Conditions for valid empirical estimates of cancer overdiagnosis in randomized trials and population studies

Roman Gulati, Eric J. Feuer, Ruth Etzioni

Research output: Contribution to journalArticle

9 Scopus citations

Abstract

Cancer overdiagnosis is frequently estimated using the excess incidence in a screened group relative to that in an unscreened group. However, conditions for unbiased estimation are poorly understood. We developed a mathematical framework to project the effects of screening on the incidence of relevant cancers - that is, cancers that would present clinically without screening. Screening advances the date of diagnosis for a fraction of preclinical relevant cancers. Which diagnoses are advanced and by how much depends on the preclinical detectable period, test sensitivity, and screening patterns. Using the model, we projected incidence in common trial designs and population settings and compared excess incidence with true overdiagnosis. In trials with no control arm screening, unbiased estimates are available using cumulative incidence if the screen arm stops screening and using annual incidence if the screen arm continues screening. In both designs, unbiased estimation requires waiting until screening stabilizes plus the maximum preclinical period. In continued-screen trials and population settings, excess cumulative incidence is persistently biased. We investigated this bias in published estimates from the European Randomized Study of Screening for Prostate Cancer after 9-13 years. In conclusion, no trial or population setting automatically permits unbiased estimation of overdiagnosis; sufficient follow-up and appropriate analysis remain crucial.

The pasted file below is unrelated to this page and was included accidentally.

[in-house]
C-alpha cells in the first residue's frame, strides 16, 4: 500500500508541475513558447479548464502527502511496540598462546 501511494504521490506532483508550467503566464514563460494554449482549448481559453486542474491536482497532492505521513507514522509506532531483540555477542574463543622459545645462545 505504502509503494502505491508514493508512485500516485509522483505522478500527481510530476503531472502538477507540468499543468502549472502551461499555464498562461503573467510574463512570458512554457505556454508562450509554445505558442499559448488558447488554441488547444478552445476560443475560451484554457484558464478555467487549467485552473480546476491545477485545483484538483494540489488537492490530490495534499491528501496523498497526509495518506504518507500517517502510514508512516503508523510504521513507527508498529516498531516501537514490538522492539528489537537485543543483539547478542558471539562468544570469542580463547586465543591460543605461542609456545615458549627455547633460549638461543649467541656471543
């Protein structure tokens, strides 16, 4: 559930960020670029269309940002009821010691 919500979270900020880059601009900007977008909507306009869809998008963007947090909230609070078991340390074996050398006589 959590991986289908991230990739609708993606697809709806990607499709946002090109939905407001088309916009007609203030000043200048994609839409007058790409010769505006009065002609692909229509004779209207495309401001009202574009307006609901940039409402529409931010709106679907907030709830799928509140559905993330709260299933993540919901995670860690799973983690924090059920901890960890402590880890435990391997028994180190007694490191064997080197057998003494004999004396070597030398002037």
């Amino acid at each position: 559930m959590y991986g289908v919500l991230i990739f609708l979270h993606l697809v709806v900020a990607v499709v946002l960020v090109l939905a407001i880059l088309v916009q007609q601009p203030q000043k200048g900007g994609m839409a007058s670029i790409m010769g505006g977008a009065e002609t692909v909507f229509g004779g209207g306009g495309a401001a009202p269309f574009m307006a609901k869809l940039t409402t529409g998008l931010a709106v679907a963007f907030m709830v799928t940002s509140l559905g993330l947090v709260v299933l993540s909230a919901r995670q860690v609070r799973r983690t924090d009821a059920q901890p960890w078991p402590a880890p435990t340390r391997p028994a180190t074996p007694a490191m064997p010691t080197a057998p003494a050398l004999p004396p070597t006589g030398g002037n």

Original languageEnglish (US)
Pages (from-to)140-147
Number of pages8
JournalAmerican Journal of Epidemiology
Volume184
Issue number2
DOIs
StatePublished - Jul 15 2016
Externally publishedYes

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Keywords

  • bias
  • early detection of cancer
  • mass screening
  • mathematical model
  • overdiagnosis
  • randomized clinical trial

ASJC Scopus subject areas

  • Epidemiology

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